7.9

Veep Review: “Fishing”

(Episode 3.05)

TV Reviews Veep
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<i>Veep</i> Review: &#8220;Fishing&#8221;

As the pivotal midway episode, “Fishing” sets up the second half of Veep’s third season by introducing two new characters (“Baseball” Joe Thornhill and Bill Ericsson), giving two established characters (Dan and Jonah) new jobs, and setting up a (fatal, according to Jonah) four-way battle for the Democratic presidential nomination between Selina, Maddox, Chung, and Baseball Joe. As one might expect from the title, the episode hinges on a series of mostly failed professional courtships.

The first of which shows Dan being, what’s this—nice?—to everyone at Selina’s spiffy new campaign HQ. (Is anyone else surprised we spent so little time in the “Polish dungeon” introduced in “The Choice”?) Dan’s gunning hard for the campaign manager job, and unlike Amy, he’s comfortable grinning and back-slapping, telling the young volunteers they remind him of himself, and calling Mike a “media master.” Mike says watching Dan feign humanity is like watching a baby smoke a cigarette: “It’s kinda cool, but also very disturbing.” Meanwhile Ben encourages Selina to meet with Ericsson, whom Ben says is the perfect manager: “He’s Amy without a conscience and Dan without the viper scent.”

So Selina has a couple off-the-books lunches with Ericsson, played by The Drew Carey Show vet Diedrich Bader. (You may also know him as Ron Livingston’s handle barred neighbor in Office Space.) One episode isn’t much of a sample size, but thus far Ericsson is a one-joke pony—he interrupts a lot. He’s also colder than Damian Lillard in the fourth, ordering Selina to fire her entire staff for their chronic incompetence. Selina, whose patience with her Veeple has been waning all season (all series, really), flashes her ruthless side by agreeing—only to have Ericsson rebuff her. Ericsson cites a better offer from newcomer Thornhill, a folksy former baseball coach who comes off like a cross between George W. Bush, Steve Spurrier, and every ex-athlete who’s ever run for office. Baseball Joe’s political coach-speak could be a goldmine in debates—and let’s cross our fingers and hope that his campaign bus is a play on John McCain’s “Straight Talk Express.”

Selina strikes out, too, in her courtship of Secretary Maddox, whom she’d like to neutralize by making him her running mate. She visits Maddox’s country house (literally going fishing at one point), only to realize at dinner—as they sit at opposite ends of a long table, evoking their figurative distance and Citizen Kane—that Maddox has the same idea. Seconds after making a spirited case for the power and prestige of the Vice Presidency, Selina says, “I’d rather be shot in the fuckin’ face than serve as Vice President again. Seriously. In the fuckin’ face.” (Insert Dick Cheney joke here.)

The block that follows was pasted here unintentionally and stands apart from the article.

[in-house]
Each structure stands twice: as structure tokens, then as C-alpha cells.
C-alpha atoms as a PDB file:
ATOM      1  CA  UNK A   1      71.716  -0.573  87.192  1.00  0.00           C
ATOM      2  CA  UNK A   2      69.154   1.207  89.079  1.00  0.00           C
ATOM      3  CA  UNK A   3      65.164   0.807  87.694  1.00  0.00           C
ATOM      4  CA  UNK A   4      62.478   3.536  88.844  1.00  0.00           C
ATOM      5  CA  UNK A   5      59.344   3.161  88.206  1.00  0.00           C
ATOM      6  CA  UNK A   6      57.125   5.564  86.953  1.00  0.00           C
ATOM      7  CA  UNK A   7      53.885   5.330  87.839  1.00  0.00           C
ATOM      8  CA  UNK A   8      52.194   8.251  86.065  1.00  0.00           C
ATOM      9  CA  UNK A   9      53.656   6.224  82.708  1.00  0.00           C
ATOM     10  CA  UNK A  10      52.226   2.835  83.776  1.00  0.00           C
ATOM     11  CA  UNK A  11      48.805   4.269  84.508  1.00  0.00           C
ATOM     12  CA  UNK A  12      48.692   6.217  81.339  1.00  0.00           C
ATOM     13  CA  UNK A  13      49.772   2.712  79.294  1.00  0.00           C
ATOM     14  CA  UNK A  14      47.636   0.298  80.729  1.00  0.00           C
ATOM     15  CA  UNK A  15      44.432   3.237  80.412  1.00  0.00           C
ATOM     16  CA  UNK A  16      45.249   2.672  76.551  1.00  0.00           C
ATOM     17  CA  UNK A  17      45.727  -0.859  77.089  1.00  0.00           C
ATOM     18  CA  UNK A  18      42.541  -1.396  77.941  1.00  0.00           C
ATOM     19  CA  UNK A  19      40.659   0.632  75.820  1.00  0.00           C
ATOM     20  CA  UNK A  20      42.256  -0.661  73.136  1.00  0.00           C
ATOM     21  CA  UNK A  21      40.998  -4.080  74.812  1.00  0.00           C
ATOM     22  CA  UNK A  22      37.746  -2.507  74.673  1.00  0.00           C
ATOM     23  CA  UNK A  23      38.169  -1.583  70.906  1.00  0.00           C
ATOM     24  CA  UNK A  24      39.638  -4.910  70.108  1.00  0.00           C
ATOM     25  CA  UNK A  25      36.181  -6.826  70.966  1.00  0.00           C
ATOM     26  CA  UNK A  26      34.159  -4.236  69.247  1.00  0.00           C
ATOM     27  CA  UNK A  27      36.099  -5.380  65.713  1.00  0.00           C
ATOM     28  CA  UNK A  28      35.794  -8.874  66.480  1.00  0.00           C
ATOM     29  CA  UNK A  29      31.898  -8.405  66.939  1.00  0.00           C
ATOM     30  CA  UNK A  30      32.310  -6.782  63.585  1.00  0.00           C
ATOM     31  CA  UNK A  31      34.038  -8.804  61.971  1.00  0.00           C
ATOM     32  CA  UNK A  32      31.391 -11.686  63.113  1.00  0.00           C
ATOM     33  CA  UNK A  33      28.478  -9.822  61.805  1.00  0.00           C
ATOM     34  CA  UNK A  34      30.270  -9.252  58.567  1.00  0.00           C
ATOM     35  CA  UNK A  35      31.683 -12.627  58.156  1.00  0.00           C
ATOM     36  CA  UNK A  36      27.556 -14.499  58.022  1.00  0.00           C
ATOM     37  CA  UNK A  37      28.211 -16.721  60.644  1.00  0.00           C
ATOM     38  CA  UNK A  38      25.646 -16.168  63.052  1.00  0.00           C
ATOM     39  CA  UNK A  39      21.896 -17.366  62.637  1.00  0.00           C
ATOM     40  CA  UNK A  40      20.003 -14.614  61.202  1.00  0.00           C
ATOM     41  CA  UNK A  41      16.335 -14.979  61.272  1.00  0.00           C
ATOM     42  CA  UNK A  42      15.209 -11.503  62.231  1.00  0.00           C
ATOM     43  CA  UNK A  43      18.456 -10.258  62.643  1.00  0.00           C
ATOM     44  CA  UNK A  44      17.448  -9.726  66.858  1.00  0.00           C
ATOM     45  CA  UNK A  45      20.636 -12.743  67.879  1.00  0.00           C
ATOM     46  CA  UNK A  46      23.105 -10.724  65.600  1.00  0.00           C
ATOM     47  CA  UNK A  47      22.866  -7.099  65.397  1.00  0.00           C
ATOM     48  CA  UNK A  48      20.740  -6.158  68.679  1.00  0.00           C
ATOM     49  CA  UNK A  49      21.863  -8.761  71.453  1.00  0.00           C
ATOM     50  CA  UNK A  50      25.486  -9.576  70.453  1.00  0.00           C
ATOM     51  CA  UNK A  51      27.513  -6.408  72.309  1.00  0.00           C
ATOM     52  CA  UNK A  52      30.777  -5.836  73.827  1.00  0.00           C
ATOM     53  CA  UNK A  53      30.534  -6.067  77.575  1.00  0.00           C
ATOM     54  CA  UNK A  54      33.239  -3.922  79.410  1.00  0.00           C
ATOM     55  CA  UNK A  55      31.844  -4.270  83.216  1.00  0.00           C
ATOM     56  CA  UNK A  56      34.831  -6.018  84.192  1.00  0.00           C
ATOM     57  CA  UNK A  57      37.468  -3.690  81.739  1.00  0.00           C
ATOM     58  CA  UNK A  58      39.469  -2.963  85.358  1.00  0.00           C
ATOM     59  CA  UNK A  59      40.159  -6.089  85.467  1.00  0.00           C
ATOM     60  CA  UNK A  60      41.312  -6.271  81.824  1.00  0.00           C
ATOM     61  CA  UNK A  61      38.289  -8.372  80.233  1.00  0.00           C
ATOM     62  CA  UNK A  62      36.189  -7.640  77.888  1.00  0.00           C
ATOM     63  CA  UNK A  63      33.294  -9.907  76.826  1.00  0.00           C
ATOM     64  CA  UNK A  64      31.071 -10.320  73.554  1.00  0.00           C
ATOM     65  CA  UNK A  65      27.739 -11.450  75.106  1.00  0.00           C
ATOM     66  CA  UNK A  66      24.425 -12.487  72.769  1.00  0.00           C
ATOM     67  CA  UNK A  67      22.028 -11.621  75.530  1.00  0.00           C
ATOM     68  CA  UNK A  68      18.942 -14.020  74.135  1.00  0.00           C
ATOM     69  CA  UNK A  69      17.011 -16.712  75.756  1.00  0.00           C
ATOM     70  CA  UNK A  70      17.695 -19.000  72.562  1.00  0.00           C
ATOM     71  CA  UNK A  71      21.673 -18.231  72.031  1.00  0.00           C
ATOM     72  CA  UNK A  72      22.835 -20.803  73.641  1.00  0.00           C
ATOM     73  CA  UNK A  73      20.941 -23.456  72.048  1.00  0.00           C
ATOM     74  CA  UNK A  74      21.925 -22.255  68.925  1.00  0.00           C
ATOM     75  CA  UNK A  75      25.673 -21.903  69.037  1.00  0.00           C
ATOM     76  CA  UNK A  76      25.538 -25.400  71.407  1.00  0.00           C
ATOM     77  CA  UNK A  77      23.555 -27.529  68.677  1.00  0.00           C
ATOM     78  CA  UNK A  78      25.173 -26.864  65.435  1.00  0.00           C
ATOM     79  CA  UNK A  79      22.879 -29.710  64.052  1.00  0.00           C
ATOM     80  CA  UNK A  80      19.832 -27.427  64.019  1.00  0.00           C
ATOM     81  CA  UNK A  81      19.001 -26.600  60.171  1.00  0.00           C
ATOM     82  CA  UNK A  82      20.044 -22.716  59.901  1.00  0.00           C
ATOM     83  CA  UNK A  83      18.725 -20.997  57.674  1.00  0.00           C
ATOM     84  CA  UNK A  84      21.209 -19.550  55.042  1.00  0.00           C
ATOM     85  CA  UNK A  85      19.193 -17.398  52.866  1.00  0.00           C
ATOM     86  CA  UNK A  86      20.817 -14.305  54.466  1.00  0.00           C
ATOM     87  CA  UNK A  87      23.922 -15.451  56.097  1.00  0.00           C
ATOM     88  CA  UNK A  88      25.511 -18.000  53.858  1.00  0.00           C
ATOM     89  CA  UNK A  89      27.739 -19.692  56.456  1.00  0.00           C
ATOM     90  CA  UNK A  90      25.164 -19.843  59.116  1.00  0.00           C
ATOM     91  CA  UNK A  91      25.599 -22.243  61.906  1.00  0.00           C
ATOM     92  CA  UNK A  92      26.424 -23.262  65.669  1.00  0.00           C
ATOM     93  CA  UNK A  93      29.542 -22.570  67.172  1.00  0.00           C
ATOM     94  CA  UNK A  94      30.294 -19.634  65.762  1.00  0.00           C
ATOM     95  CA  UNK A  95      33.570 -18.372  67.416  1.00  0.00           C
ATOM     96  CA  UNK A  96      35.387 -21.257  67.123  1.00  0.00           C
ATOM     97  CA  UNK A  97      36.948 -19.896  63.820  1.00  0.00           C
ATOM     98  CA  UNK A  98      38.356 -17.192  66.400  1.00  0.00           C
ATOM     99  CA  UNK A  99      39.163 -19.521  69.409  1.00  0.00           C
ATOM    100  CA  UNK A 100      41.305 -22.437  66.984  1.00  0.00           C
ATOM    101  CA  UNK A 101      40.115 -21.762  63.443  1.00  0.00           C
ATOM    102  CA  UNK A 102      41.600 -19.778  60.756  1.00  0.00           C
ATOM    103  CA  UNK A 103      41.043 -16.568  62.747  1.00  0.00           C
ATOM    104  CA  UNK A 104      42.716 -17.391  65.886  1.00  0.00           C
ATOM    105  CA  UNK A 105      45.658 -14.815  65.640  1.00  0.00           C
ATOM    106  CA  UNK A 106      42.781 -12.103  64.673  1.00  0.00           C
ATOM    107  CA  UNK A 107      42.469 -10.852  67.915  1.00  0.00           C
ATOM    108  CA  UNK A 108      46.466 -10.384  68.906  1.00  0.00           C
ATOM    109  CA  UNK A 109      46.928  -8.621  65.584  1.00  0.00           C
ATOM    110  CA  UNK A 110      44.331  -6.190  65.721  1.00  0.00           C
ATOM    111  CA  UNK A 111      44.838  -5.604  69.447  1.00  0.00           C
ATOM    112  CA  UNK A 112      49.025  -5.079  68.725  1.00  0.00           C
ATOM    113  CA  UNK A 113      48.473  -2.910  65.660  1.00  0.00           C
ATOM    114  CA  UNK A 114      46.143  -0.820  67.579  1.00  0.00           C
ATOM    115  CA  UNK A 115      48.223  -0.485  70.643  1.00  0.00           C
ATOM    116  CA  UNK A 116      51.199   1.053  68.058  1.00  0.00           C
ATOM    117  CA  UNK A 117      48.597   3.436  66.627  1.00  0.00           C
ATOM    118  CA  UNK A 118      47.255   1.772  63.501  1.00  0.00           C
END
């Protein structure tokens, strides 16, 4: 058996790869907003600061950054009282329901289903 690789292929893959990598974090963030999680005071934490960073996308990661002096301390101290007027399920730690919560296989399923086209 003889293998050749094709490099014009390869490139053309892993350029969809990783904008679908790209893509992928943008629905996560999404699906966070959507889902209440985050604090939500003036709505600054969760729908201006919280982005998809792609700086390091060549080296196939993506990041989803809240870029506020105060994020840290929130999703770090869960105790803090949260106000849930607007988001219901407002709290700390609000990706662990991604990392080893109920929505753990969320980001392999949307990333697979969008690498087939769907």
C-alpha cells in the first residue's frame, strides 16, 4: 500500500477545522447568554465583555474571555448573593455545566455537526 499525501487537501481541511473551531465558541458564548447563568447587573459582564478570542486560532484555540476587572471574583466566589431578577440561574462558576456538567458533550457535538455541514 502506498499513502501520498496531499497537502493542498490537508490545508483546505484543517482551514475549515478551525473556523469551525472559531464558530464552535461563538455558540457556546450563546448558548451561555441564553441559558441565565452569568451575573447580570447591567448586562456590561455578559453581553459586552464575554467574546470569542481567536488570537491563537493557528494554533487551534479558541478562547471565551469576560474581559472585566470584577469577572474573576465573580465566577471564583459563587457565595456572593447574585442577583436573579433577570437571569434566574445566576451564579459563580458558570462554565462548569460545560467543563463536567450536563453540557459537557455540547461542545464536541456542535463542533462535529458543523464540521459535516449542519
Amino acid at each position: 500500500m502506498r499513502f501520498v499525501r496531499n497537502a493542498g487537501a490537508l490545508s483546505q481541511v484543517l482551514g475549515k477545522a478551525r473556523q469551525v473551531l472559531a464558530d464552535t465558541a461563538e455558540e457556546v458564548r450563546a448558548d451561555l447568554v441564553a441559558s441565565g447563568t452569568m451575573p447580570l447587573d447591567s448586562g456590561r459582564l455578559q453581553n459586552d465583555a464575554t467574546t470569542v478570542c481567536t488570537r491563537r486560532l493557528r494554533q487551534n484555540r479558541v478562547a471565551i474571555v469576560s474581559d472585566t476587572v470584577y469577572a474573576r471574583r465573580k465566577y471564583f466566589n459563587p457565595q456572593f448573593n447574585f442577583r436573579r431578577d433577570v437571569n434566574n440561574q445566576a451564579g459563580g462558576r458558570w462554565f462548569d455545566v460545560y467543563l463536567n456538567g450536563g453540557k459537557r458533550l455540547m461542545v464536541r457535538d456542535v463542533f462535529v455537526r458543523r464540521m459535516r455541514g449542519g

Dan fares no better trying to poach Jonah, who’s now working for Maddox because apparently Jonah’s uncle controls the senior vote in New Hampshire. The Veep writers don’t seem to know where to stick J. Diddy in Season Three—five episodes in, he’s had four different gigs (White House liaison, West Wingman, Ryantology, and now bagman to Maddox). But I like the nepotism wrinkle. Of course Jonah knows someone—as Amy’s long-lost boyfriend Ed (Silicon Valley’s Zach Woods) says, how else could he have gotten a job at the White House?

Amy—taking a cue from Dan and advice from Ben (should anyone be heeding the latter? The man’s a bleak, misanthropic borderline-alcoholic)—tries to charm her colleagues by having them over for dinner, but she makes for a hostile hostess. Amy serves up an “ark of potatoes” and some surprisingly decent wine, then gets sidetracked by work and kicks everyone out post-haste/pre-entrée. It’s their one-year anniversary, but even Ed has to hit the bricks. “I guess I’ll just have the band I hired play Smiths covers in my car,” he says, forlorn. The look on Amy’s face when Ed kisses her goodbye is priceless and likely their relationship’s death-knell. (Meanwhile, Ken and Sue are making some vague romantic headway. I can’t decide if I buy this or not.)

In the end, Dan’s the only one who catches anything—the campaign manager job he’s been fishing for all season. Over celebratory drinks in Selina’s office, we get a whiff of sexual tension between the Veep and the Viper… until Dan poisons the ambience by trotting a disturbing skeleton out of his closet: he once killed a stray dog on a dare. (Selina, for what its worth, torched her ex-husband’s car.) Hey, in politics—as in love—there’s a reason these people are our second choices.

Highlights:

-JONAH: That’s a good stance, sir. Good solid base. I’d hate to be a fish in your water.
MADDOX: Shut up.

-AMY: I’ve eaten hummus with a pen cap. Don’t tell me how I can eat.

-GARY: I think you have just the right amount of… grit in your oyster.
SELINA: Huh?
GARY: Hm?

-JONAH: The burrito juice could have gotten in my eye, Dan. The spicy burrito juice.

-SELINA: I think that I can pull some pretty big levers.
MADDOX: I must say, you exercise this power very discreetly.

-AMY (re: a primary battle with Chung and Maddox): The subtext of every question will be, “Yeah, you’re pretty, but could you break a man’s neck?”

-SELINA: I torch cars… Give me the nuclear codes! (laughs)

Evan Allgood is deputy editor of Trop. He lives in Brooklyn. Follow and maybe later unfollow him on Twitter.